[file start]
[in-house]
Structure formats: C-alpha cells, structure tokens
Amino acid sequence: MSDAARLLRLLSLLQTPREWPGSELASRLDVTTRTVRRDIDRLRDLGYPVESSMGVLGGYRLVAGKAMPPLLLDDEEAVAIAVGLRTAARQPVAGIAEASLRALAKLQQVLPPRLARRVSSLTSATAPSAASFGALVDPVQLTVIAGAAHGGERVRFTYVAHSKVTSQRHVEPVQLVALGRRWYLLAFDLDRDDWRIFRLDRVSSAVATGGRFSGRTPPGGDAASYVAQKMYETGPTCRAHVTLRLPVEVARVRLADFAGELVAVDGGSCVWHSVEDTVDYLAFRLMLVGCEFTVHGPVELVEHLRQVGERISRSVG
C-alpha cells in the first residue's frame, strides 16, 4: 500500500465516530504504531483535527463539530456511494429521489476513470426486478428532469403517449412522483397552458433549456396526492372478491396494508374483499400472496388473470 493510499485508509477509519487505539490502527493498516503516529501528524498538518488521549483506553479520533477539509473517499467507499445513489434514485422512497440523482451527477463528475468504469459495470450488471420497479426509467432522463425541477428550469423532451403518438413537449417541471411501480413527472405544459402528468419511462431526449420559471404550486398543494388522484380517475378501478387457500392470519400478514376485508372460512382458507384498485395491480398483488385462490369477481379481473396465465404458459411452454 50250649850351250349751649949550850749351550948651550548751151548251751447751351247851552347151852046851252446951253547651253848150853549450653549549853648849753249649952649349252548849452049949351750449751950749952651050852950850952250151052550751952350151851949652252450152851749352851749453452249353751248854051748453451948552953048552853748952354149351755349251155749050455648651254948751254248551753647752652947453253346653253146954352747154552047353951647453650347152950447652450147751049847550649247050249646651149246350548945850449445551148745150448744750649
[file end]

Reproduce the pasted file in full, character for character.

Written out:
[in-house]
Structure formats: C-alpha cells, structure tokens
Amino acid sequence: MSDAARLLRLLSLLQTPREWPGSELASRLDVTTRTVRRDIDRLRDLGYPVESSMGVLGGYRLVAGKAMPPLLLDDEEAVAIAVGLRTAARQPVAGIAEASLRALAKLQQVLPPRLARRVSSLTSATAPSAASFGALVDPVQLTVIAGAAHGGERVRFTYVAHSKVTSQRHVEPVQLVALGRRWYLLAFDLDRDDWRIFRLDRVSSAVATGGRFSGRTPPGGDAASYVAQKMYETGPTCRAHVTLRLPVEVARVRLADFAGELVAVDGGSCVWHSVEDTVDYLAFRLMLVGCEFTVHGPVELVEHLRQVGERISRSVG
C-alpha cells in the first residue's frame, strides 16, 4: 500500500465516530504504531483535527463539530456511494429521489476513470426486478428532469403517449412522483397552458433549456396526492372478491396494508374483499400472496388473470 493510499485508509477509519487505539490502527493498516503516529501528524498538518488521549483506553479520533477539509473517499467507499445513489434514485422512497440523482451527477463528475468504469459495470450488471420497479426509467432522463425541477428550469423532451403518438413537449417541471411501480413527472405544459402528468419511462431526449420559471404550486398543494388522484380517475378501478387457500392470519400478514376485508372460512382458507384498485395491480398483488385462490369477481379481473396465465404458459411452454 50250649850351250349751649949550850749351550948651550548751151548251751447751351247851552347151852046851252446951253547651253848150853549450653549549853648849753249649952649349252548849452049949351750449751950749952651050852950850952250151052550751952350151851949652252450152851749352851749453452249353751248854051748453451948552953048552853748952354149351755349251155749050455648651254948751254248551753647752652947453253346653253146954352747154552047353951647453650347152950447652450147751049847550649247050249646651149246350548945850449445551148745150448744750649